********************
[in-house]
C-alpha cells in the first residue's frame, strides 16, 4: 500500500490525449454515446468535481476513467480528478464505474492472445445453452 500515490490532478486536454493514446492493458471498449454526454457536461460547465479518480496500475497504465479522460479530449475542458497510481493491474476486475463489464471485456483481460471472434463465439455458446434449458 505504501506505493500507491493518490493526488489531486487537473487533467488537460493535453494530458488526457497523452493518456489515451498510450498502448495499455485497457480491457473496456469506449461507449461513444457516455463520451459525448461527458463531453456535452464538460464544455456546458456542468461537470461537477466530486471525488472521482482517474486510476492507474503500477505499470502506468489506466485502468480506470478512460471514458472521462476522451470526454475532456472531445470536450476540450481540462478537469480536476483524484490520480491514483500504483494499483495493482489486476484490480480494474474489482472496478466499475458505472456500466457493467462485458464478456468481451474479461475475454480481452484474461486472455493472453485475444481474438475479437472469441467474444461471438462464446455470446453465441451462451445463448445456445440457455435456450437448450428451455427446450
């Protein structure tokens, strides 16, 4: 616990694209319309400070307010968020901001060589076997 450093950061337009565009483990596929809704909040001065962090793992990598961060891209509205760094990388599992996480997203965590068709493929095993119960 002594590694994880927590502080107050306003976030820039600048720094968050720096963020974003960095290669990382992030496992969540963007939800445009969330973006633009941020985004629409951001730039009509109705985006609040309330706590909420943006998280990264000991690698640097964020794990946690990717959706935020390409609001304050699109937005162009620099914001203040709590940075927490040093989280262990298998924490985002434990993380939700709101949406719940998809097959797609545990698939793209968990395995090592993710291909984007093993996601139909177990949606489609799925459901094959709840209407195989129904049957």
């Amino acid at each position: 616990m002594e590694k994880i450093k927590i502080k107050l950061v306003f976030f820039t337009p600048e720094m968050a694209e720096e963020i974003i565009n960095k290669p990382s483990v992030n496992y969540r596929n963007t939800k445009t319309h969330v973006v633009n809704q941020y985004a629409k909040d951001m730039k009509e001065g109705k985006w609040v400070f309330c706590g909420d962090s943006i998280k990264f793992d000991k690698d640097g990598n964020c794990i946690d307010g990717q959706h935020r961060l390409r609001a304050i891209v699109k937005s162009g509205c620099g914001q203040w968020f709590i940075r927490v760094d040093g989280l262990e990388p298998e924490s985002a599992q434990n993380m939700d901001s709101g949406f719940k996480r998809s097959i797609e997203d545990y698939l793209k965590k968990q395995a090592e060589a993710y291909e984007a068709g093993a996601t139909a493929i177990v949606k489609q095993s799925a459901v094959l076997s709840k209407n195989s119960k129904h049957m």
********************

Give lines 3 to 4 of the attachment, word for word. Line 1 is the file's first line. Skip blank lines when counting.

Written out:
């Protein structure tokens, strides 16, 4: 616990694209319309400070307010968020901001060589076997 450093950061337009565009483990596929809704909040001065962090793992990598961060891209509205760094990388599992996480997203965590068709493929095993119960 002594590694994880927590502080107050306003976030820039600048720094968050720096963020974003960095290669990382992030496992969540963007939800445009969330973006633009941020985004629409951001730039009509109705985006609040309330706590909420943006998280990264000991690698640097964020794990946690990717959706935020390409609001304050699109937005162009620099914001203040709590940075927490040093989280262990298998924490985002434990993380939700709101949406719940998809097959797609545990698939793209968990395995090592993710291909984007093993996601139909177990949606489609799925459901094959709840209407195989129904049957």
């Amino acid at each position: 616990m002594e590694k994880i450093k927590i502080k107050l950061v306003f976030f820039t337009p600048e720094m968050a694209e720096e963020i974003i565009n960095k290669p990382s483990v992030n496992y969540r596929n963007t939800k445009t319309h969330v973006v633009n809704q941020y985004a629409k909040d951001m730039k009509e001065g109705k985006w609040v400070f309330c706590g909420d962090s943006i998280k990264f793992d000991k690698d640097g990598n964020c794990i946690d307010g990717q959706h935020r961060l390409r609001a304050i891209v699109k937005s162009g509205c620099g914001q203040w968020f709590i940075r927490v760094d040093g989280l262990e990388p298998e924490s985002a599992q434990n993380m939700d901001s709101g949406f719940k996480r998809s097959i797609e997203d545990y698939l793209k965590k968990q395995a090592e060589a993710y291909e984007a068709g093993a996601t139909a493929i177990v949606k489609q095993s799925a459901v094959l076997s709840k209407n195989s119960k129904h049957m």